Posted by Tania Kindersley.
Today, due to technical and logistical complications of the dullest sort, I did not ride the mare. Oh, the woe. I miss her little white face like an ache in my heart. Since the dammed up love needs an outlet, the Pigeon is getting double her normal dose. She looks slightly surprised, but most gratified.
It was rather a long and fraught day, in the end. Not only was there no horse therapy, but I have to deal with a very difficult human. I am not good at difficult humans. I shy from conflict like Red when confronted with the scary cottage. There are some people who just decide I am ghastly from the off, and this appears to be one of them. I am berated like a naughty child, and may do nothing right.
I attempted charm; nothing. I attempted polite distance; even worse. I may now have to employ froideur, which goes against all muscle memory. I am crap at froideur.
It is times like that that I wish I had the natural de haut en bas of a dowager duchess, or the rhino hide of a hedge fund supremo. (This is very naughty of me, since I am always banging on about not making assumptions; I am sure that there are many, many hedge fund managers who are absolute dears, and cry when they watch dog films, and worry about the women of the Congo. I just went for the cheap crack, which shows you how battered and cross I am.)
My disadvantage is that the assumption I do make is that most people are good and decent and vulnerable and kind. The Dear Readers do absolutely nothing to help, since you leave delightful and generous comments day after day, thus confirming my bias towards the kindness of strangers theory.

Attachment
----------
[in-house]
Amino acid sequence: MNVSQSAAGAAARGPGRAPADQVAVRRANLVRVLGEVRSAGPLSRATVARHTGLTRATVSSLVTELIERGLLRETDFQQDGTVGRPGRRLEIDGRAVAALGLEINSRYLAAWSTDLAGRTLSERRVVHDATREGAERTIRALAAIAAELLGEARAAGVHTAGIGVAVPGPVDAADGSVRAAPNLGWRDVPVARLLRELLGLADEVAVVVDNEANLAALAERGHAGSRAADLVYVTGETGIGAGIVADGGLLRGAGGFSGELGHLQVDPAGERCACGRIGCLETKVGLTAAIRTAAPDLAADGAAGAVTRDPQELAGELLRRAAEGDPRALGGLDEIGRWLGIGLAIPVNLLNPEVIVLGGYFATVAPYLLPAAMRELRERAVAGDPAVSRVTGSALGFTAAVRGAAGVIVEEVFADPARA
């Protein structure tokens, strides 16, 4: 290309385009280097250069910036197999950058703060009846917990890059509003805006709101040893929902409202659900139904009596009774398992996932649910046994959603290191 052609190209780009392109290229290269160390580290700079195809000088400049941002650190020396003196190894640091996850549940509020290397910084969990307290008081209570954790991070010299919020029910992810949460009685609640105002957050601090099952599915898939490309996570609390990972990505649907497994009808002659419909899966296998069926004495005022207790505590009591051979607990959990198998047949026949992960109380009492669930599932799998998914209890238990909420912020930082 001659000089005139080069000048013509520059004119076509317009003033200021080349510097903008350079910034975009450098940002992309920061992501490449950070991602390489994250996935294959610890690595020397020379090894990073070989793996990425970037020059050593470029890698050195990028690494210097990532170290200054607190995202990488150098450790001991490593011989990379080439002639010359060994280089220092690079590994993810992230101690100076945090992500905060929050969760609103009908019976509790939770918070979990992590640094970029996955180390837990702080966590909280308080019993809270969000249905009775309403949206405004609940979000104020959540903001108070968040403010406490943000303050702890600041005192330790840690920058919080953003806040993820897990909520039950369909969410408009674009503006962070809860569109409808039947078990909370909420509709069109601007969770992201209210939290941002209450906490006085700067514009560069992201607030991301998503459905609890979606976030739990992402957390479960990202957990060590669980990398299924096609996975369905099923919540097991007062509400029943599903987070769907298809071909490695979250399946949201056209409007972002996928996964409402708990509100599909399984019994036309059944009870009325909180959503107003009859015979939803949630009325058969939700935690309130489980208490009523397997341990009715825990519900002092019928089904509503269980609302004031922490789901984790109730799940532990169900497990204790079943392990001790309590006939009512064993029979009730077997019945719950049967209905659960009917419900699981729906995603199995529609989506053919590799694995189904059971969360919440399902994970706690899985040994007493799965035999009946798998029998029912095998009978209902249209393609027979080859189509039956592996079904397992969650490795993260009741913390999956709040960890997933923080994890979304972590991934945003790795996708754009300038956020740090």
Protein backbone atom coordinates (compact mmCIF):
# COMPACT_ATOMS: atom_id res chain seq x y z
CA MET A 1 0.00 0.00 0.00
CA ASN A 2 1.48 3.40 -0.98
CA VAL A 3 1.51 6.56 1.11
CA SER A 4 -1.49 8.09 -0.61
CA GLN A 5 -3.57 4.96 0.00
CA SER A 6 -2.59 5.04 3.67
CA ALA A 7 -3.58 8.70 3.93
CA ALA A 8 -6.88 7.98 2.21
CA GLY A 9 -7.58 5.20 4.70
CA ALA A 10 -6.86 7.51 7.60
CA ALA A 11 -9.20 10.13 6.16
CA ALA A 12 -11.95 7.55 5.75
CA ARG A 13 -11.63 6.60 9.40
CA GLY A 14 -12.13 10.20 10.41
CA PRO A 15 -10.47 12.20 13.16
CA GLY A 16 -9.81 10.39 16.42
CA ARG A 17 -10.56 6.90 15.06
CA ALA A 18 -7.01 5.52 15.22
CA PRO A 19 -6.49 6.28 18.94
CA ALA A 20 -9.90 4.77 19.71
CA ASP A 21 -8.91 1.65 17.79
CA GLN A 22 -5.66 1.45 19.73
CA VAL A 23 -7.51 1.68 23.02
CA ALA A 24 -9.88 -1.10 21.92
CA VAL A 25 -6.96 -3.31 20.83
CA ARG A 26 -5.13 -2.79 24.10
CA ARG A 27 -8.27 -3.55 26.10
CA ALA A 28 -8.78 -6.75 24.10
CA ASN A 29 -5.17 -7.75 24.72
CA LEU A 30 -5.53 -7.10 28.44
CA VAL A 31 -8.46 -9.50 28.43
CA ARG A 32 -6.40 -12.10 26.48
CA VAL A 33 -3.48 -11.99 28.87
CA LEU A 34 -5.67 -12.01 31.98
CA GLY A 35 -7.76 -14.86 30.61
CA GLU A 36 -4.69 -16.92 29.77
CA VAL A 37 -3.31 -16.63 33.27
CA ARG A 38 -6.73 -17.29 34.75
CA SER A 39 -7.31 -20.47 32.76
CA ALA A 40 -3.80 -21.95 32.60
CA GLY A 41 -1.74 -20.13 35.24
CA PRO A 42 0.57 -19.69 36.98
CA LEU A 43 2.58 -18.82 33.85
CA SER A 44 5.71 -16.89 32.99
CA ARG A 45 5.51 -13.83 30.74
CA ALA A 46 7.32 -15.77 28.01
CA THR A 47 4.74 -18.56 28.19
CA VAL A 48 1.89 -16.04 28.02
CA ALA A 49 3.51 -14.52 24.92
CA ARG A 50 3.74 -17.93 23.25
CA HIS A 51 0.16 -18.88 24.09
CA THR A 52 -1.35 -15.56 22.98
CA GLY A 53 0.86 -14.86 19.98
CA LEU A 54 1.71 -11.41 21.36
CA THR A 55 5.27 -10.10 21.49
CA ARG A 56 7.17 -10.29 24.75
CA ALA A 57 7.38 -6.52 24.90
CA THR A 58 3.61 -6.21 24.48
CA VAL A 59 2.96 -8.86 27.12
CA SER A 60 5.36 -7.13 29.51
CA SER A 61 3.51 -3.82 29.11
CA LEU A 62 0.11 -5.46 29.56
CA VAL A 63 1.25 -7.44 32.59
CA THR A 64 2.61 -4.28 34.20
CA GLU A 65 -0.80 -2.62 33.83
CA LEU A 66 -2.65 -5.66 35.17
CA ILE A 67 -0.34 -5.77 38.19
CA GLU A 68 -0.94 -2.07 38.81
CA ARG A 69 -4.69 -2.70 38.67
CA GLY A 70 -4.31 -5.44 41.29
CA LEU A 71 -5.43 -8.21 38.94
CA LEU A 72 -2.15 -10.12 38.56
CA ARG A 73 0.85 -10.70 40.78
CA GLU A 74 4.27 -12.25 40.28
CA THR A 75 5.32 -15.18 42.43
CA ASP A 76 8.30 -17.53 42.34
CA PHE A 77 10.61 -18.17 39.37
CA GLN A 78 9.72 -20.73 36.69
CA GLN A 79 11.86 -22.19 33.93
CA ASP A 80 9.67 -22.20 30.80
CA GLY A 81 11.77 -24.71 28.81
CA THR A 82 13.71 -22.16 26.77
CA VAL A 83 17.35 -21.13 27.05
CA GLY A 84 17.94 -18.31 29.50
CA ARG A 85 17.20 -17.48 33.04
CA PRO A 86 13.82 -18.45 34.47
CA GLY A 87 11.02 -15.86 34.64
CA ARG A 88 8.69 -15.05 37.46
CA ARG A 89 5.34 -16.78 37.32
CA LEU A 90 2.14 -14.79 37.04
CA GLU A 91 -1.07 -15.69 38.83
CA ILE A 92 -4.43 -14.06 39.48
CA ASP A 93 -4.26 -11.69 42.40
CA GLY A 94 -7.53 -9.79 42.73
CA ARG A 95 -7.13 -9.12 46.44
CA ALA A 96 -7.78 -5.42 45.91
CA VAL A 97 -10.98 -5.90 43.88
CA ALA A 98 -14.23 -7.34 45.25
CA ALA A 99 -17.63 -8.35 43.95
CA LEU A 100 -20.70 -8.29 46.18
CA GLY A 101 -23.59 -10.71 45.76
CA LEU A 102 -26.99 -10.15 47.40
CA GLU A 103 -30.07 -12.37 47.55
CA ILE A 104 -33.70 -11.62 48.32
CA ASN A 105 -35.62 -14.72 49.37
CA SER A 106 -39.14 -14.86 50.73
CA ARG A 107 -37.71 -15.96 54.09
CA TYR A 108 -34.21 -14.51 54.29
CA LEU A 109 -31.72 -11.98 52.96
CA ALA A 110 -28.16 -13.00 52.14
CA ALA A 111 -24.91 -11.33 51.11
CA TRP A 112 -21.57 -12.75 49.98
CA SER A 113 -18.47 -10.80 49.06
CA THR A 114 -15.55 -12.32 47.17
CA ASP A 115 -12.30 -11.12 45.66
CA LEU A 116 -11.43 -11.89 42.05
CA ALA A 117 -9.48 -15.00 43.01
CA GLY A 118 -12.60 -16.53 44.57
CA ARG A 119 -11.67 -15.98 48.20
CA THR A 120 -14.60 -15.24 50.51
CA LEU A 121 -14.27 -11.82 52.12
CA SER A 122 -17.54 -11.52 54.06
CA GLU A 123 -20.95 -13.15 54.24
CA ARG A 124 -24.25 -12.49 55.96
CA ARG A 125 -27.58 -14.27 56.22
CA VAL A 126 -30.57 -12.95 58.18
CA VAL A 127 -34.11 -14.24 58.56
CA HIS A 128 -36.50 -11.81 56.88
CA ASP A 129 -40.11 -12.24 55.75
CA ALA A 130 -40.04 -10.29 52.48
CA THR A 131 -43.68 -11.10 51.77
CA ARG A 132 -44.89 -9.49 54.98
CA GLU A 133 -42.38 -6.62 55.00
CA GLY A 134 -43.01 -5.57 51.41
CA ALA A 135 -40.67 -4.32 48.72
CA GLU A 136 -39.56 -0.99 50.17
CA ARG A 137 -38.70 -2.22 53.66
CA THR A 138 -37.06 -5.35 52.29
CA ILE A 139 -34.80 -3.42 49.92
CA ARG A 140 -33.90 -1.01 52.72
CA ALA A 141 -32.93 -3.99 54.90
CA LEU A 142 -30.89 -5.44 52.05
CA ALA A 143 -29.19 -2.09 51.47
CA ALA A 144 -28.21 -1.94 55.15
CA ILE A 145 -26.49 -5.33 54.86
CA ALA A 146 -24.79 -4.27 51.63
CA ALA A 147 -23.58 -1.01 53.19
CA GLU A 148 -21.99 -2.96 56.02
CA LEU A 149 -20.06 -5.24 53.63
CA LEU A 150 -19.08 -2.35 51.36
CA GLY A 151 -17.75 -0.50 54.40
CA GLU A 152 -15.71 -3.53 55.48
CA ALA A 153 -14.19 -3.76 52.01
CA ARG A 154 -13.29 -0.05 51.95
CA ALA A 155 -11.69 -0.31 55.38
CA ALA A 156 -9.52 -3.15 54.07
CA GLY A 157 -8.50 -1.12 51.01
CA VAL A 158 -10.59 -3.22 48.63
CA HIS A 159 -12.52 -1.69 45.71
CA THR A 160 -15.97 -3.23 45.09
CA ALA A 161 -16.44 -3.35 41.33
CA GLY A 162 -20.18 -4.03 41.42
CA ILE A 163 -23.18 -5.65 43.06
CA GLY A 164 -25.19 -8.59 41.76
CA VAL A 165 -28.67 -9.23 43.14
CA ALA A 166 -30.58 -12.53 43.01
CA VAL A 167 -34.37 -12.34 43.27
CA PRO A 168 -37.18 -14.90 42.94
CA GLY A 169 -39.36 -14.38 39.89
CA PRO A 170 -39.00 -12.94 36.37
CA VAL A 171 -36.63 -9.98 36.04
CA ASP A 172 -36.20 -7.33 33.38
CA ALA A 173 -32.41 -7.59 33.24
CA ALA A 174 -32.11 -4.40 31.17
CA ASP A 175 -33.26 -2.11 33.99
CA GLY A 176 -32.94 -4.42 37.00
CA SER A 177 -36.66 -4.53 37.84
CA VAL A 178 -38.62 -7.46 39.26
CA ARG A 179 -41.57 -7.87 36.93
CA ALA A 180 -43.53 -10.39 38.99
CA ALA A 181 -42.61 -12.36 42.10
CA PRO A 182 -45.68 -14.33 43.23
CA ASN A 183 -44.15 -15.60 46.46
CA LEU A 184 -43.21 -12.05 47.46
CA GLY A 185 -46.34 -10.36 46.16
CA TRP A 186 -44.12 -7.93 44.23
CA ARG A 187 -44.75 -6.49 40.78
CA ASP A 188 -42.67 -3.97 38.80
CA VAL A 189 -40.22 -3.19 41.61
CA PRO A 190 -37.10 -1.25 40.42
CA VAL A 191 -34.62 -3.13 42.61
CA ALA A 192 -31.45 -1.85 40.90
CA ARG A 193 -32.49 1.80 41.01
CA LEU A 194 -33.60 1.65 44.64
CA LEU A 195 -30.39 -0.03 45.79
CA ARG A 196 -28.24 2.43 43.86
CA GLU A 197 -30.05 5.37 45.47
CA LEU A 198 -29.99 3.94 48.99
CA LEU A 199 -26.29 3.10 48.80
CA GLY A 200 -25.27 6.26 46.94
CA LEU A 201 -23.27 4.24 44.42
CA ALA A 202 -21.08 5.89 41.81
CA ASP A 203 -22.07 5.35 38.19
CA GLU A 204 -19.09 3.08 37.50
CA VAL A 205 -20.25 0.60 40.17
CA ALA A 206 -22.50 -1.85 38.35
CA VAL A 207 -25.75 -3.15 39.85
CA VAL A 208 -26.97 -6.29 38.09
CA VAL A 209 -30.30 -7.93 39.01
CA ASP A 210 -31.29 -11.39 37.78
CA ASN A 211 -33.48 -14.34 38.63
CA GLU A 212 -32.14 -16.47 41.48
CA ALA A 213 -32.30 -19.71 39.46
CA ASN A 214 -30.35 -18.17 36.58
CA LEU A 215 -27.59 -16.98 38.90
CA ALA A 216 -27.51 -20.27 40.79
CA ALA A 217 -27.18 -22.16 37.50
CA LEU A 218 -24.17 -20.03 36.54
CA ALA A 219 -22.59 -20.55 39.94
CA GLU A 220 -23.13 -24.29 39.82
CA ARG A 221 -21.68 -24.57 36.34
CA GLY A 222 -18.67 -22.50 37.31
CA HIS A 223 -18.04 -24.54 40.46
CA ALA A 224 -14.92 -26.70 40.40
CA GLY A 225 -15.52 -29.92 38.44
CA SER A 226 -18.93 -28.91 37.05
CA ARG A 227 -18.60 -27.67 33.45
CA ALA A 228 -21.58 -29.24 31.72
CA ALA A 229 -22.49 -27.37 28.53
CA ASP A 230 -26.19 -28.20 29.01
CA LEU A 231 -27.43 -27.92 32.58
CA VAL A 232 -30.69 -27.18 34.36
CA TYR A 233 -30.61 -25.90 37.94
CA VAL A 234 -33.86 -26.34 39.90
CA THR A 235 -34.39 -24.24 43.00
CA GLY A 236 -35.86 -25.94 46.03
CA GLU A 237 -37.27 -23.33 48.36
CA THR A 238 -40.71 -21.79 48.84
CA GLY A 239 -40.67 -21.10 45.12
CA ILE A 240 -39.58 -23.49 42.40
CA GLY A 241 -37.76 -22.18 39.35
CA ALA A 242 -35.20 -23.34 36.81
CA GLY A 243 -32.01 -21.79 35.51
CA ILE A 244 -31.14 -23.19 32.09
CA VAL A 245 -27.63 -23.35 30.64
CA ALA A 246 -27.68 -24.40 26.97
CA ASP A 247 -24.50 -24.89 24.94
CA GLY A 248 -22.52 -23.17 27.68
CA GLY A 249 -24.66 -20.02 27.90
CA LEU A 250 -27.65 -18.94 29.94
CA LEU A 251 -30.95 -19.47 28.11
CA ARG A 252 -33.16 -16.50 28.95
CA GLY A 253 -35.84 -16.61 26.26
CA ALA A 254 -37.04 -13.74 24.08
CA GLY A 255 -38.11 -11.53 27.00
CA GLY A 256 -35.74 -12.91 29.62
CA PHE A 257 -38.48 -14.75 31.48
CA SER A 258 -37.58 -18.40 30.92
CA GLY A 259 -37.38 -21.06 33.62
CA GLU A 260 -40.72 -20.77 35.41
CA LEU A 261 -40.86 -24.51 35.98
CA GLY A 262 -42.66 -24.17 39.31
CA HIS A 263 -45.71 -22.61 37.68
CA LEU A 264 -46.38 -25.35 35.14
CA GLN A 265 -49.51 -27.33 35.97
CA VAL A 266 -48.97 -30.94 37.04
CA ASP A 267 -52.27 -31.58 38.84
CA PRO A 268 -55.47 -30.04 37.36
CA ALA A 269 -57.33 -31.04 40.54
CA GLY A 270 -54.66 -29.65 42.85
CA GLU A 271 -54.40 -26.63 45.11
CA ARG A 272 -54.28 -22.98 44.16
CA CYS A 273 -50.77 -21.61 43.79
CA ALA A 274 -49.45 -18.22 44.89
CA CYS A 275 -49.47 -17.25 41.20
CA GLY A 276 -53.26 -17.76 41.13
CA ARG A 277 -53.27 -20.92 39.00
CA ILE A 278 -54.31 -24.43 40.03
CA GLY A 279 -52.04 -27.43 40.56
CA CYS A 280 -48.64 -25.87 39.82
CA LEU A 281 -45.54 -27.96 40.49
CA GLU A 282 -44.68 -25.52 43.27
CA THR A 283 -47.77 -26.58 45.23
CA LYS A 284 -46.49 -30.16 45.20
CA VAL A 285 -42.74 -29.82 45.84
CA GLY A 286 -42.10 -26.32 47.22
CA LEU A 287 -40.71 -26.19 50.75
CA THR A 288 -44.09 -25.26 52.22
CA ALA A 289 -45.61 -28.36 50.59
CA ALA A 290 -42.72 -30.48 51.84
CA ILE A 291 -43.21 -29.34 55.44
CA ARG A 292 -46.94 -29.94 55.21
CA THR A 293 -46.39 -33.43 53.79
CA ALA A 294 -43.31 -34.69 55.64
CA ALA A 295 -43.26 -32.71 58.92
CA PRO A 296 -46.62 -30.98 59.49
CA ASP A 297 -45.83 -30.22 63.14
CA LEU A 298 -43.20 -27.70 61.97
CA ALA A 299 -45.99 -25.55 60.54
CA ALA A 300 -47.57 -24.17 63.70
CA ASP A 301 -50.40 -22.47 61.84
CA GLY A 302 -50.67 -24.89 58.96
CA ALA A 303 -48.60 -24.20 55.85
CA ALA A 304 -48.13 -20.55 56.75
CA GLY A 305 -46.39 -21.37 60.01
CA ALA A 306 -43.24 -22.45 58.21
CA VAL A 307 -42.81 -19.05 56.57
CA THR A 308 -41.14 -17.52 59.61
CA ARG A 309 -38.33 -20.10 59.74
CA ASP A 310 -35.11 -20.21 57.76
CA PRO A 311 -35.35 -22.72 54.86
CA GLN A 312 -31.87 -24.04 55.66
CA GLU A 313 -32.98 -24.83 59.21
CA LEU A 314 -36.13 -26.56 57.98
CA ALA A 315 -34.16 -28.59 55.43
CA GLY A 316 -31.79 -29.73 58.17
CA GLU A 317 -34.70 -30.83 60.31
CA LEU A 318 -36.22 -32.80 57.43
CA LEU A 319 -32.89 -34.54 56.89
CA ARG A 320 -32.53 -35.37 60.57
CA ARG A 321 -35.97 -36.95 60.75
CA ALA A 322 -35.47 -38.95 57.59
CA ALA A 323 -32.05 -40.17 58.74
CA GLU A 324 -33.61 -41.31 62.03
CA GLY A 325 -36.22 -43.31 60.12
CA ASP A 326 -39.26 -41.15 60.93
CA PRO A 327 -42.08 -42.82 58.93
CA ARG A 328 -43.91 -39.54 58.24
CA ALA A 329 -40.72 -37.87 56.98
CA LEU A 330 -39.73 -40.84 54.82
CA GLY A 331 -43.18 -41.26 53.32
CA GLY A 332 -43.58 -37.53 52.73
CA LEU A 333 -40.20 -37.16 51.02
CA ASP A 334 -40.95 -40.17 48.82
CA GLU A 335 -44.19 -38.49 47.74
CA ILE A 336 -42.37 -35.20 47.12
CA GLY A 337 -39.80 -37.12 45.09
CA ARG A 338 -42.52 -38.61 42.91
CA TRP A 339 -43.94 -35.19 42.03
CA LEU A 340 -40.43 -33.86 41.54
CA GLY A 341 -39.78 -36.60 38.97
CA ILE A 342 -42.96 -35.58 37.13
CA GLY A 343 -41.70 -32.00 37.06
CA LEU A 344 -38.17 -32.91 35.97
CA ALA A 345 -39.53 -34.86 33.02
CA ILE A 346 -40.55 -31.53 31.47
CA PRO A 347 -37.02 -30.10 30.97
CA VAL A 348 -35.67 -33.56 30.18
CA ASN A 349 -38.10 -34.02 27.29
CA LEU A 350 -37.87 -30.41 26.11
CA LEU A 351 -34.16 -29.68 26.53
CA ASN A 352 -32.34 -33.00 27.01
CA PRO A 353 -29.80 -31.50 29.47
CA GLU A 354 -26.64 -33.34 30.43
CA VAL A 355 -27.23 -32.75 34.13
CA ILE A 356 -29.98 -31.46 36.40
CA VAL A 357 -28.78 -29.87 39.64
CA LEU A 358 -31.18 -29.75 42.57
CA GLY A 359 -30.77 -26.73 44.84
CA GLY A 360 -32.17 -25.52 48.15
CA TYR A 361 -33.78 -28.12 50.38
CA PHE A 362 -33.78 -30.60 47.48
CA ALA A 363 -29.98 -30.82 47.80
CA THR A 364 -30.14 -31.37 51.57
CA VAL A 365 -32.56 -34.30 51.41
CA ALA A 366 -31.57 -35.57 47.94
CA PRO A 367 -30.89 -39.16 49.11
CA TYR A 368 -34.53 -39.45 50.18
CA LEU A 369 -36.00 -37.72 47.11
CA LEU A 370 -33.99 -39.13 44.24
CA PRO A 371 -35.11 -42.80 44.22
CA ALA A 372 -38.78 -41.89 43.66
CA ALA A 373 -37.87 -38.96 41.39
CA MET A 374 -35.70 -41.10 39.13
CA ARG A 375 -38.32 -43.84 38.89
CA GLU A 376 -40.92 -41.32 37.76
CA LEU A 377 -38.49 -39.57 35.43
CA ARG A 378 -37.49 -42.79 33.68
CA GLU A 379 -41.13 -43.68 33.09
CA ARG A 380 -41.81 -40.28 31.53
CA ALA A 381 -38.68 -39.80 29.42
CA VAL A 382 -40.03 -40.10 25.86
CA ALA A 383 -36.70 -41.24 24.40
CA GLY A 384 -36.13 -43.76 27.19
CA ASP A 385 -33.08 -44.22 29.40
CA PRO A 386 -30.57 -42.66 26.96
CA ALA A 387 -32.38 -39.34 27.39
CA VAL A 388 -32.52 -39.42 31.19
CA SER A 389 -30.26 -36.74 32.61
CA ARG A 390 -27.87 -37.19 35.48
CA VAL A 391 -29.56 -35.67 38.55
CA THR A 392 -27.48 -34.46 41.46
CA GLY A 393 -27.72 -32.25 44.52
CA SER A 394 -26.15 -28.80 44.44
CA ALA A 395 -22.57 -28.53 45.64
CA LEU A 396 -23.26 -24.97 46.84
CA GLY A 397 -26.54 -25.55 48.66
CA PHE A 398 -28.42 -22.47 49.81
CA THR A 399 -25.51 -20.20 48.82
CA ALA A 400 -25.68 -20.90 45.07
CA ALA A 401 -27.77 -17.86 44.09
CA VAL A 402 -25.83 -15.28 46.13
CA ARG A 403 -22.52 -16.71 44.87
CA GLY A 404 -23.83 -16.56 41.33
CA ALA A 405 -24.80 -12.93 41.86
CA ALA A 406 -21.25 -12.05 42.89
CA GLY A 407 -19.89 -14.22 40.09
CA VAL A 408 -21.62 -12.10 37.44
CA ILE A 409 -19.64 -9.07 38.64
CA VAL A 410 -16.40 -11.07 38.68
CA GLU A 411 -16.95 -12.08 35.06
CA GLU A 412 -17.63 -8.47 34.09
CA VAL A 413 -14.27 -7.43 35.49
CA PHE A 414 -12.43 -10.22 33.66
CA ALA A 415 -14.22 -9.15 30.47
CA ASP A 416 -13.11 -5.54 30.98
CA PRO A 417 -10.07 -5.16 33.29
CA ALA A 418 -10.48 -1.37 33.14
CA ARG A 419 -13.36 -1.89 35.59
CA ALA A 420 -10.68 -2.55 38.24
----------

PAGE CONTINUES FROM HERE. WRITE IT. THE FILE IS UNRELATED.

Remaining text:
I approach people with the theory that if I am nice to them, they shall be nice to me. This sounds pathetically corny, but a lot of the time it does work. When it doesn’t, I am left entirely without defence. I can tell myself it’s their stuff, as the shrinks like to say, until I am blue in the face, but really I just feel sad and baffled.
Luckily, the kindness of family has been brought into sharp relief by the unfortunate set of incidents. Everyone rallies round, with excellent advice, diverting jokes, practical suggestions, and even a solution. The Landlord and the World Traveller swing into the breach, offering the dream answer to my complication. They are stalwarts, and I love them.
Just in case I was feeling too bashed up, one of the great-nieces and the great-nephew arrived and beamed at me for twenty minutes, which is tonic enough for the most melancholy spirit. I can’t tell you the beaming that went on. One of them has already drawn me a special picture of me and the horse. The sweetness knows no bounds.
The wind is up now, and the afternoon sun is sliding over the hill. The Pigeon dozes at my side. I am going to make some chicken soup and everything will be all right.
Pictures of the day. One of the most delightful, consoling thing about the garden at this time of year is that everything is suddenly, suddenly growing:
Possibly the sweetest picture of the Pigeon yet. Blinky eyes and absurd pink tongue:
Now she is ready for her close-up:
Dignity like that takes years.
Oh, and one more, to make up for the lack of horse:
I may not be with Red the Mare today (even writing that makes me feel a bit doleful; I miss her wobbly lower lip and her limpid eyes and her sheer authentic goodness) but there must be pictures, so here are a couple from earlier:
She, too, can do the blinky eyes.
And, the hill: